and last but not least........
An extraordinary site on Sydney Harbour at Bennelong Point, an ambitious state Premier (Joseph J Cahill), a visiting American architect (Eero Saarinen) and a young Dane’s billowy sketches (Joern Utzon) were the key factors which generated one of the world’s most important modern buildings.
Designed at the vast scale of the harbour itself, its low edges contain enough visual appeal for human interest. More remarkable is that the scheme makes no reference to history or to classical architectural forms. The roof is more important than the walls, consequently the language of walls - columns, divisions, windows and pediments - has been effectively dispensed with. As a public building, it conceals its usage in its lack of historical associations, and restores the concept of the ‘monument’ as being acceptable in social terms.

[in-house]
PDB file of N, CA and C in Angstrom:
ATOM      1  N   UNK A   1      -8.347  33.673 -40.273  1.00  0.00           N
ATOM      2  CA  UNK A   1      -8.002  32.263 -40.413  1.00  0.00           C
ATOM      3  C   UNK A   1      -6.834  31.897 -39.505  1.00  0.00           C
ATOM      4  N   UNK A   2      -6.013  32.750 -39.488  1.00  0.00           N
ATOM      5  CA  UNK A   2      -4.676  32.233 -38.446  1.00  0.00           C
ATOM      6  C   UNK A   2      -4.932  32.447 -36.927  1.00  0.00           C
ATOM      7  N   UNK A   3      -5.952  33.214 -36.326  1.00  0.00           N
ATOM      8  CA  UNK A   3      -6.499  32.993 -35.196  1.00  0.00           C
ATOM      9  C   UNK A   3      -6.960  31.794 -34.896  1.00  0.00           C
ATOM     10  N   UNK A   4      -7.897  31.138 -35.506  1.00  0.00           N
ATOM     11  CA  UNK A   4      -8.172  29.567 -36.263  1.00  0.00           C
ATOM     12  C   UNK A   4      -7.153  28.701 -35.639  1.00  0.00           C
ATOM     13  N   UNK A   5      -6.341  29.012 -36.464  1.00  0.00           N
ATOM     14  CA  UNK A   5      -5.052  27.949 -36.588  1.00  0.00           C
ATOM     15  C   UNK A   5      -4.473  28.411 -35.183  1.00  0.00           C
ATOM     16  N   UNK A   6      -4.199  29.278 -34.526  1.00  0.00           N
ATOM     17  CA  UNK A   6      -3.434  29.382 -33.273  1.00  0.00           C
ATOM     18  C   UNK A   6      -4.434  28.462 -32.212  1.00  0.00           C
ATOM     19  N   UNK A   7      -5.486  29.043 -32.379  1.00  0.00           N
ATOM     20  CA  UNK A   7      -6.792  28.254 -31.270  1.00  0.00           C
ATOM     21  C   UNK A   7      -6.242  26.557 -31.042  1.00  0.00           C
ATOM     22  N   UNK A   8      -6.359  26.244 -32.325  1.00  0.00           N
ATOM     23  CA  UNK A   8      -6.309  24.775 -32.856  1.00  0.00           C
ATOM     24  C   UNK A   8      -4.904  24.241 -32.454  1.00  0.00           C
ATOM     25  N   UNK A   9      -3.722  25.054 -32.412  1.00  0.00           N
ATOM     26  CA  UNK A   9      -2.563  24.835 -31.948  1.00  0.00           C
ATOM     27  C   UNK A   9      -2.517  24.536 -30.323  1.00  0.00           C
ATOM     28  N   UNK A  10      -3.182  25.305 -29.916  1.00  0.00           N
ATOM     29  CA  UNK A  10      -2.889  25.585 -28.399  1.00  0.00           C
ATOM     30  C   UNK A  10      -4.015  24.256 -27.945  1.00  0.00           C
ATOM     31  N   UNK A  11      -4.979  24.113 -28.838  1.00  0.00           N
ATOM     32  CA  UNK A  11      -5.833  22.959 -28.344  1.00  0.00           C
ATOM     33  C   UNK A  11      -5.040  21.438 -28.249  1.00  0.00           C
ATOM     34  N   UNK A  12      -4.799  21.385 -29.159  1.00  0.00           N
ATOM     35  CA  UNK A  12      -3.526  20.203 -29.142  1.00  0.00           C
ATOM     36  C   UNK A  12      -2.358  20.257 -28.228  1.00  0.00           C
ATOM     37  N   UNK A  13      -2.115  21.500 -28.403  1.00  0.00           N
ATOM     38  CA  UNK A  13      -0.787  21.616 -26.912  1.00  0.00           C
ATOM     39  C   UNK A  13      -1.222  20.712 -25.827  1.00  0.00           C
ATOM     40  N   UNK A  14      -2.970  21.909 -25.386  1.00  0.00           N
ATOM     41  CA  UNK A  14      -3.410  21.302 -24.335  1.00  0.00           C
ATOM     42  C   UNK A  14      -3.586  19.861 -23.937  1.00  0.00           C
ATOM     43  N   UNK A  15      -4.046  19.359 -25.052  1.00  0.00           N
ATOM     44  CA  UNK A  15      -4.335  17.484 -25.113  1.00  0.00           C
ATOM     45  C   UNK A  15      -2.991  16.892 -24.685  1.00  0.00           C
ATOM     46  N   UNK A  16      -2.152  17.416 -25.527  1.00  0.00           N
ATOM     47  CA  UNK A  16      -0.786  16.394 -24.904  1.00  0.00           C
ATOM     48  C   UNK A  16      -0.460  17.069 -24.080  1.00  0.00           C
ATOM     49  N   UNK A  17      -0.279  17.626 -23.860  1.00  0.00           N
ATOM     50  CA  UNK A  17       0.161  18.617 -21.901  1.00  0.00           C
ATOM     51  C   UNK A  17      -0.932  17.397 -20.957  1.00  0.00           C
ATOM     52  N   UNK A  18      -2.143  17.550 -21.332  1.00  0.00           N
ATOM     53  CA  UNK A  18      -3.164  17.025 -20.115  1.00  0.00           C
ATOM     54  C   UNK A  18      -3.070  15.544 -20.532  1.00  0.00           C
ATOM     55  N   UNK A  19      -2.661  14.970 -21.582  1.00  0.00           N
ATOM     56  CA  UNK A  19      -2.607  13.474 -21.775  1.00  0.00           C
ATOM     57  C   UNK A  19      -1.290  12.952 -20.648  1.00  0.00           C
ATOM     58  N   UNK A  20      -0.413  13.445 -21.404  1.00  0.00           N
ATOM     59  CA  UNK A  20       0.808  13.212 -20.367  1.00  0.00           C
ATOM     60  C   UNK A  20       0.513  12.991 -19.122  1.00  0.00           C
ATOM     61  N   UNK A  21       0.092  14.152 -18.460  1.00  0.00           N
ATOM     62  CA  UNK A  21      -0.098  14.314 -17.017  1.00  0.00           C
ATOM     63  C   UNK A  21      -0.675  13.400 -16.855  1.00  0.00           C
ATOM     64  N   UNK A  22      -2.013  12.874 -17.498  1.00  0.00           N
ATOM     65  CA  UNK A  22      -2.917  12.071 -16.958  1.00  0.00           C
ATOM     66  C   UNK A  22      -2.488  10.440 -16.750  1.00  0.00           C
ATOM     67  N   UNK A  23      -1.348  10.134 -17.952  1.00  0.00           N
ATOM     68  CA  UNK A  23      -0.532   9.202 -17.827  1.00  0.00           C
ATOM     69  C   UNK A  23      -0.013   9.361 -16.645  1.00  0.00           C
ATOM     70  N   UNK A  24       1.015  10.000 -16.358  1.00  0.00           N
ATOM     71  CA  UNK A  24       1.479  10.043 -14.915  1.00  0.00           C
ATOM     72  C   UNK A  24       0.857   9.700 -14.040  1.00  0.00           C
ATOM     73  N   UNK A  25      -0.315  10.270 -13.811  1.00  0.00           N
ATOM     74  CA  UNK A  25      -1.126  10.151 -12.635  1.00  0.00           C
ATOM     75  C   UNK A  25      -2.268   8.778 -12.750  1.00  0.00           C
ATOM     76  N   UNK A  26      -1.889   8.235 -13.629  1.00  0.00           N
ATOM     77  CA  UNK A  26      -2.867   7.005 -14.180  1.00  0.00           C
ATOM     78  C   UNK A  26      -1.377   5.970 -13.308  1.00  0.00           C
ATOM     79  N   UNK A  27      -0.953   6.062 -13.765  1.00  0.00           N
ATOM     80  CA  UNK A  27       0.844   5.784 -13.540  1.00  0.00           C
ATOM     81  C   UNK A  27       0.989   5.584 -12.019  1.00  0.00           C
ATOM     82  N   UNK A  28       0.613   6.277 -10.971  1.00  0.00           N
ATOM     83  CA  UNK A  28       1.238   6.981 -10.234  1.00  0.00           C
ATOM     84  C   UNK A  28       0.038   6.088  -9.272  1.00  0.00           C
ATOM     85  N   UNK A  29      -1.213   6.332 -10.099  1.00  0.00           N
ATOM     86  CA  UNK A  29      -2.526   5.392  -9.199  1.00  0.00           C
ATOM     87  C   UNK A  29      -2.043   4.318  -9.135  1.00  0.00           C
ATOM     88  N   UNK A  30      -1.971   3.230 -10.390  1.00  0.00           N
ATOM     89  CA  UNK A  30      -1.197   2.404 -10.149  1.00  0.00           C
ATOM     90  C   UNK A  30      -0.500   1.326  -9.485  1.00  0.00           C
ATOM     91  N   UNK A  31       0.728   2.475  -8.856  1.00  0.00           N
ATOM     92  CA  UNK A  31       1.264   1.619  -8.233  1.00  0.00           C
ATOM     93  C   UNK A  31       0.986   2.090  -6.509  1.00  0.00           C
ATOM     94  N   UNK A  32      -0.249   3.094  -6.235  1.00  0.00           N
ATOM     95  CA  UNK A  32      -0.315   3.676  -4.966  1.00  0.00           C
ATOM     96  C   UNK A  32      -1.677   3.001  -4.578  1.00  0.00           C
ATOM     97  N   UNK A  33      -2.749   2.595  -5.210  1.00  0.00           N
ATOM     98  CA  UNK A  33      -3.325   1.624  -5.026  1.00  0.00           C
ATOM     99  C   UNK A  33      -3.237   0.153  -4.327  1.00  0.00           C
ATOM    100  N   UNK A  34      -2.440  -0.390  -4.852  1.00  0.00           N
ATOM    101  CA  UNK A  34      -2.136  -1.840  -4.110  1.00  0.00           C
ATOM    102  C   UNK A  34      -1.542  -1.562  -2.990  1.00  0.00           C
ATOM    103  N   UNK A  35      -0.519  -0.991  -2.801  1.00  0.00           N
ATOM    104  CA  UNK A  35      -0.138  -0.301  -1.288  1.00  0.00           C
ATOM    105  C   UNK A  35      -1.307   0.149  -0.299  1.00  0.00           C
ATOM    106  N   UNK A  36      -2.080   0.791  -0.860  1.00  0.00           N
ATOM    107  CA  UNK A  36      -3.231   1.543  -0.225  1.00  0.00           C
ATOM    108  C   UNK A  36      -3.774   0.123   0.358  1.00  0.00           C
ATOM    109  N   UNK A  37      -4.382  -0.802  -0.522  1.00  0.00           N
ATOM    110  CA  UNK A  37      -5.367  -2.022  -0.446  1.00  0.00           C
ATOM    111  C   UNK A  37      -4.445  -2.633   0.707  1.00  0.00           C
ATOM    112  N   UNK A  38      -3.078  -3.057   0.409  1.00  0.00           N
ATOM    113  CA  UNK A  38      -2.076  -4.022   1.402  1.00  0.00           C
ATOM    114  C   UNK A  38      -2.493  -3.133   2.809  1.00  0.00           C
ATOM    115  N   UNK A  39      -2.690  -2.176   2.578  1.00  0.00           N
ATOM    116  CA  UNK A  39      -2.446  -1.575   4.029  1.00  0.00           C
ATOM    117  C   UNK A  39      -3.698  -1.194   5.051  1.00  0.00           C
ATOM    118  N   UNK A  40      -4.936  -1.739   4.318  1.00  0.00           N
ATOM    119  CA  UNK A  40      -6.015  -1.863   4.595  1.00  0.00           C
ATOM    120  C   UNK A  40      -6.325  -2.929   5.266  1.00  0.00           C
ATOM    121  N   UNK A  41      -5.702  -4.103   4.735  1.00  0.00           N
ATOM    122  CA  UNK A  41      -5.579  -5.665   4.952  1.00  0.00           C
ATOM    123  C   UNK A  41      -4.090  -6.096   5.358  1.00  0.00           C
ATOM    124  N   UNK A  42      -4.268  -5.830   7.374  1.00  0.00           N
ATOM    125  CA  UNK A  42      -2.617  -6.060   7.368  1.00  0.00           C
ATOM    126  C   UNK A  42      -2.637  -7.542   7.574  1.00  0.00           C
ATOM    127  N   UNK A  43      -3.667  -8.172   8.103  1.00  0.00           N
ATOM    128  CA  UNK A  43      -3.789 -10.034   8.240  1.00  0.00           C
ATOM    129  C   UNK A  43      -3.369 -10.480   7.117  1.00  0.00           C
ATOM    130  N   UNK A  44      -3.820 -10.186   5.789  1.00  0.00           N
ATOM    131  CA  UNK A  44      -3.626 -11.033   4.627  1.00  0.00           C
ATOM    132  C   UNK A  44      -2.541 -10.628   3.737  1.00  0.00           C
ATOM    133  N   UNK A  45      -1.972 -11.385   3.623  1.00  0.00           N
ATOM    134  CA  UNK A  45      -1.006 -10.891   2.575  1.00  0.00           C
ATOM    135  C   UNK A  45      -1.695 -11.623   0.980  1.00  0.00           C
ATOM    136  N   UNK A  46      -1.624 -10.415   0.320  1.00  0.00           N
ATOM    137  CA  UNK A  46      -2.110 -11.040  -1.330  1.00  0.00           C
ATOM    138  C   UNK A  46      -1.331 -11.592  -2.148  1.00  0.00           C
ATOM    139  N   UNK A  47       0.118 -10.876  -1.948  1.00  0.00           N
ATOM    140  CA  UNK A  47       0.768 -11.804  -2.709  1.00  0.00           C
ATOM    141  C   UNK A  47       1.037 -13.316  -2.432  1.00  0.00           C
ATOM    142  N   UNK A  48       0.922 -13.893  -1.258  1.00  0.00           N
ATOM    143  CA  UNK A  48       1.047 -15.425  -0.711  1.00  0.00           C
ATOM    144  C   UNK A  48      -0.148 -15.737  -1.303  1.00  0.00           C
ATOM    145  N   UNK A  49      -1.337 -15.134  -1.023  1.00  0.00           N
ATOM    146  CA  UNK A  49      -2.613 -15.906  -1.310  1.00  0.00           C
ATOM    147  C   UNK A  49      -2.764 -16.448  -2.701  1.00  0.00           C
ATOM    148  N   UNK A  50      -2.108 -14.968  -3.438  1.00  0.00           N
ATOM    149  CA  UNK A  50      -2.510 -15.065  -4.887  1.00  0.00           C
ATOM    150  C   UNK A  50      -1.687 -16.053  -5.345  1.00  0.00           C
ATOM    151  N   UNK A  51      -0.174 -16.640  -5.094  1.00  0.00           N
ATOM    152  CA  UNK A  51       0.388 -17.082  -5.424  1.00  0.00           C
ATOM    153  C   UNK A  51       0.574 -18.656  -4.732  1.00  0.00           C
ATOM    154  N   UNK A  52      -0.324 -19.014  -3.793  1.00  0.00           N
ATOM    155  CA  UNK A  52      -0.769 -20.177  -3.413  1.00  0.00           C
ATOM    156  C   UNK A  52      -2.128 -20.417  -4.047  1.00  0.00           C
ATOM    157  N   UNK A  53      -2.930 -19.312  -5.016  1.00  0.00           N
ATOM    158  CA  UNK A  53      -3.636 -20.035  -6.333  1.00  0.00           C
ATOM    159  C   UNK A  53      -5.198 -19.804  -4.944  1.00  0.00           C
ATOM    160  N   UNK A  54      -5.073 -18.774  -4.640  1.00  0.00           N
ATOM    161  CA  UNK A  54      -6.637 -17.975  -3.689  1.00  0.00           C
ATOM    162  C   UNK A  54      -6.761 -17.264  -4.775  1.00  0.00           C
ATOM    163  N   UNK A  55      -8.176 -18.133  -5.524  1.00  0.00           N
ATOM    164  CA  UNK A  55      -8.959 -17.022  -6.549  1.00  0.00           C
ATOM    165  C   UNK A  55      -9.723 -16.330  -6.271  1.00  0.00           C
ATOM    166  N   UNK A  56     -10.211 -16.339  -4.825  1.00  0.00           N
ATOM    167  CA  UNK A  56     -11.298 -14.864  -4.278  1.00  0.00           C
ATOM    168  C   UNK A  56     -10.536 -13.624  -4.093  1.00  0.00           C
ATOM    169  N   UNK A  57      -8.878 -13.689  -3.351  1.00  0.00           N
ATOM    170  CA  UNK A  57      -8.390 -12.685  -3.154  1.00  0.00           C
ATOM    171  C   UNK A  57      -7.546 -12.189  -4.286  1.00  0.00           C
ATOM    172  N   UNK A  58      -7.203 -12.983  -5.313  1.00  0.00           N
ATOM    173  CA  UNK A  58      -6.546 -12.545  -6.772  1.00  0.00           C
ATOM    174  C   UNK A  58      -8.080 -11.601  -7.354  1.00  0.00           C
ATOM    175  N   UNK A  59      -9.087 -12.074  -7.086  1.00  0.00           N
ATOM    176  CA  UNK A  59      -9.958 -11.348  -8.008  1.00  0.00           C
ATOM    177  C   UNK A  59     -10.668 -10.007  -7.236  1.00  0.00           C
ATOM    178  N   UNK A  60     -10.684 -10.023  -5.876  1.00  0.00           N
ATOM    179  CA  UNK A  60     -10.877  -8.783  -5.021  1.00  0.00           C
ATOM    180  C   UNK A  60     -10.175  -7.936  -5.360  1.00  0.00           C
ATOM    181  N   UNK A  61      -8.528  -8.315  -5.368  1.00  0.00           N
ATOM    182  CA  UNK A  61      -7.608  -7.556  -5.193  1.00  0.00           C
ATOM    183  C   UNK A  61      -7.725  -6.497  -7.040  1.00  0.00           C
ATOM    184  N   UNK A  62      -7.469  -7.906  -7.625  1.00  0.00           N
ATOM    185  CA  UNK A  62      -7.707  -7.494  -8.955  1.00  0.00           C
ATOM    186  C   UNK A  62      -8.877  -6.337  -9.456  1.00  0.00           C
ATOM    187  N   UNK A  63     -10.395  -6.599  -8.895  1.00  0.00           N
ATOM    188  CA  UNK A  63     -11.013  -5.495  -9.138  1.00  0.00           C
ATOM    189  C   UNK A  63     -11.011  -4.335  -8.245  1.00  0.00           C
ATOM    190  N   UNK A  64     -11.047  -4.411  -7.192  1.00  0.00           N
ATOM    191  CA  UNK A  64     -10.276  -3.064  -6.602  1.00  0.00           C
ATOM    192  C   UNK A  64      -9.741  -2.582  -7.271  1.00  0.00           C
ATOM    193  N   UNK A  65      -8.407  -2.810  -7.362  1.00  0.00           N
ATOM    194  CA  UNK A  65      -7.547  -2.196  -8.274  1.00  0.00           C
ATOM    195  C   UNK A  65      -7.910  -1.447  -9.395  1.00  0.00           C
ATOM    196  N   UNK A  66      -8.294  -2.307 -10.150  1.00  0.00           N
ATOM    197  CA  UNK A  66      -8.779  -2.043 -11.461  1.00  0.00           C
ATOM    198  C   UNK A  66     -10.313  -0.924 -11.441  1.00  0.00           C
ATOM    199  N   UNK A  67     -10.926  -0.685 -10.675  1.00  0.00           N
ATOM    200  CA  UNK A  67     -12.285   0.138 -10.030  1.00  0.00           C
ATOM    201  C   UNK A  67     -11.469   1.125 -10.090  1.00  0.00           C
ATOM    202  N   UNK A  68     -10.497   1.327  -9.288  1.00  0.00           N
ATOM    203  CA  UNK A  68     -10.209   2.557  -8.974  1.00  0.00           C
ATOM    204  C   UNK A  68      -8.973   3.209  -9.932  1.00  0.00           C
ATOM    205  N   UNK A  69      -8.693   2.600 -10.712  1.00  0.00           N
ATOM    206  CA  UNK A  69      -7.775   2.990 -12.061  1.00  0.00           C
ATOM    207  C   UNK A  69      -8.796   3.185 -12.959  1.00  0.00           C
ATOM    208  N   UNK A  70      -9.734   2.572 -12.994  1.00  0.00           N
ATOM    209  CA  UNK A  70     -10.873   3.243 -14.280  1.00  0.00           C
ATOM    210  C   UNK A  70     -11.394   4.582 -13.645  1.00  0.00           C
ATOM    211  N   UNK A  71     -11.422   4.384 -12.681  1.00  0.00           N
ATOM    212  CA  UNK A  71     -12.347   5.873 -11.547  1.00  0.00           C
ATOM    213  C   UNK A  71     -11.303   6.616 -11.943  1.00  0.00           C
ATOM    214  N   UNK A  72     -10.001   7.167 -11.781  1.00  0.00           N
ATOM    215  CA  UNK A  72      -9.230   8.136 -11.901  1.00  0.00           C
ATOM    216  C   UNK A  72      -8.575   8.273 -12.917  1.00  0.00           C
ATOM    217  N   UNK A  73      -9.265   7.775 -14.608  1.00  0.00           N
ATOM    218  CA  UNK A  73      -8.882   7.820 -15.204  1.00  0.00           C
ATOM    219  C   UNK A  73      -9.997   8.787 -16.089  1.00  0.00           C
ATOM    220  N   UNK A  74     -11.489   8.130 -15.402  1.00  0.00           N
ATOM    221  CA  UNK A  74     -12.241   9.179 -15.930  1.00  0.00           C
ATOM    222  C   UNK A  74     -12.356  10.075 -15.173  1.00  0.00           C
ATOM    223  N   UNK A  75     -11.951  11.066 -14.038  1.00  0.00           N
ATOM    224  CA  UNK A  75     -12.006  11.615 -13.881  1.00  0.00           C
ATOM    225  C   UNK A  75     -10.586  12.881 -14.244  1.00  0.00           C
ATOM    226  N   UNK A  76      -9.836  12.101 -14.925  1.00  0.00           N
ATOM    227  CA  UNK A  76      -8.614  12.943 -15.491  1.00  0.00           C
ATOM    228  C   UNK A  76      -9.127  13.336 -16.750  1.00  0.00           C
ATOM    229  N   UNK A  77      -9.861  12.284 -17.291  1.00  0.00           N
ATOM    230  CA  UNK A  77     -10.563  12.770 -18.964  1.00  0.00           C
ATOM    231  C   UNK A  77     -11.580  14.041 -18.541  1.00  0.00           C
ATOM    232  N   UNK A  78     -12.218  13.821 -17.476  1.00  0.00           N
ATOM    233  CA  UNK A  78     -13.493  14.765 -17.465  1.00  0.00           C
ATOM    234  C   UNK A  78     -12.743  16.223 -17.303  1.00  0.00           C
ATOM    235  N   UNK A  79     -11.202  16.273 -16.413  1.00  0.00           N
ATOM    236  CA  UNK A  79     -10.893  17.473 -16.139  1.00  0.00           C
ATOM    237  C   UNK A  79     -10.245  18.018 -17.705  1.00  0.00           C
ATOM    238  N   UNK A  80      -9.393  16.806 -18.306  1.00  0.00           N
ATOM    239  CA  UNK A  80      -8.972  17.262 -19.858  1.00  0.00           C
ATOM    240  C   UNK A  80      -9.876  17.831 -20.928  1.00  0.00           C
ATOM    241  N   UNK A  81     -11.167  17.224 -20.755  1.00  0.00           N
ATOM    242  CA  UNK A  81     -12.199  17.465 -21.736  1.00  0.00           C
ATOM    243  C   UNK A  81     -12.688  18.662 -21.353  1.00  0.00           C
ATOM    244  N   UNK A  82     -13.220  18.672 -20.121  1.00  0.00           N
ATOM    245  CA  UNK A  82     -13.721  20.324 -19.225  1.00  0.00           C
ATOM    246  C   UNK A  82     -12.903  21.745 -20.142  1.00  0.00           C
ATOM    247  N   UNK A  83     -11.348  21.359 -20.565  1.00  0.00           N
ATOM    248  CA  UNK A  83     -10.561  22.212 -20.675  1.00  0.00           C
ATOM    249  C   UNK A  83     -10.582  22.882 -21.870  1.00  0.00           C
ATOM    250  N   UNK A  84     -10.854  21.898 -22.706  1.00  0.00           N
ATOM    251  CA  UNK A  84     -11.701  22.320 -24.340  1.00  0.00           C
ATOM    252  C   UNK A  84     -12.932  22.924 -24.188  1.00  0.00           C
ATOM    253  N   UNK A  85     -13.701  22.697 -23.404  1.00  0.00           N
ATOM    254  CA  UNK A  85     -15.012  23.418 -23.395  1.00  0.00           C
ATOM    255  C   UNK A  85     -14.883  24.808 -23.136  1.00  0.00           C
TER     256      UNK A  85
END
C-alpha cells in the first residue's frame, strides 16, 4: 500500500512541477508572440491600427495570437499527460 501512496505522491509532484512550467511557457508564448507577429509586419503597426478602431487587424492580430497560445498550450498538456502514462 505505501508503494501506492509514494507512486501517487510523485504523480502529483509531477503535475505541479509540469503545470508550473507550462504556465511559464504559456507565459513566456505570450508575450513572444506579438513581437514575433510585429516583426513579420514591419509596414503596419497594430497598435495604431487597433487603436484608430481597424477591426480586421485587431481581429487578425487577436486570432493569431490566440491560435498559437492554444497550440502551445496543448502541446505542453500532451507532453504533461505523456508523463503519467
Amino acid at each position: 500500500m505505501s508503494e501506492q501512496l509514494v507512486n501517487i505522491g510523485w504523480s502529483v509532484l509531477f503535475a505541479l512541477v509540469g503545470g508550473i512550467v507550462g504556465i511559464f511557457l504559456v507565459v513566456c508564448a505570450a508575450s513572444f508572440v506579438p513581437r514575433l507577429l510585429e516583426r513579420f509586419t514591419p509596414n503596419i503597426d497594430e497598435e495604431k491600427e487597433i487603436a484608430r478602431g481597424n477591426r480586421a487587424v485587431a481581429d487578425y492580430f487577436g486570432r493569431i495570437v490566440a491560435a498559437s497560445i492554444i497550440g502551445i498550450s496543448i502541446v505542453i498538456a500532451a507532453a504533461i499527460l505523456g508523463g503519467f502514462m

The Sydney Opera House also embodies timeless popular metaphors. The building’s organic shape and lack of surface decoration have made it both timeless and ageless. Moreover, it demonstrates how buildings can add to environmental experience rather than detract from it - something of spiritual value independent of function.
The building and the setting look orchestrated, and the synergy between the setting and the building make it appear that the scheme actually involved flooding the harbour valley to set the building off to best advantage.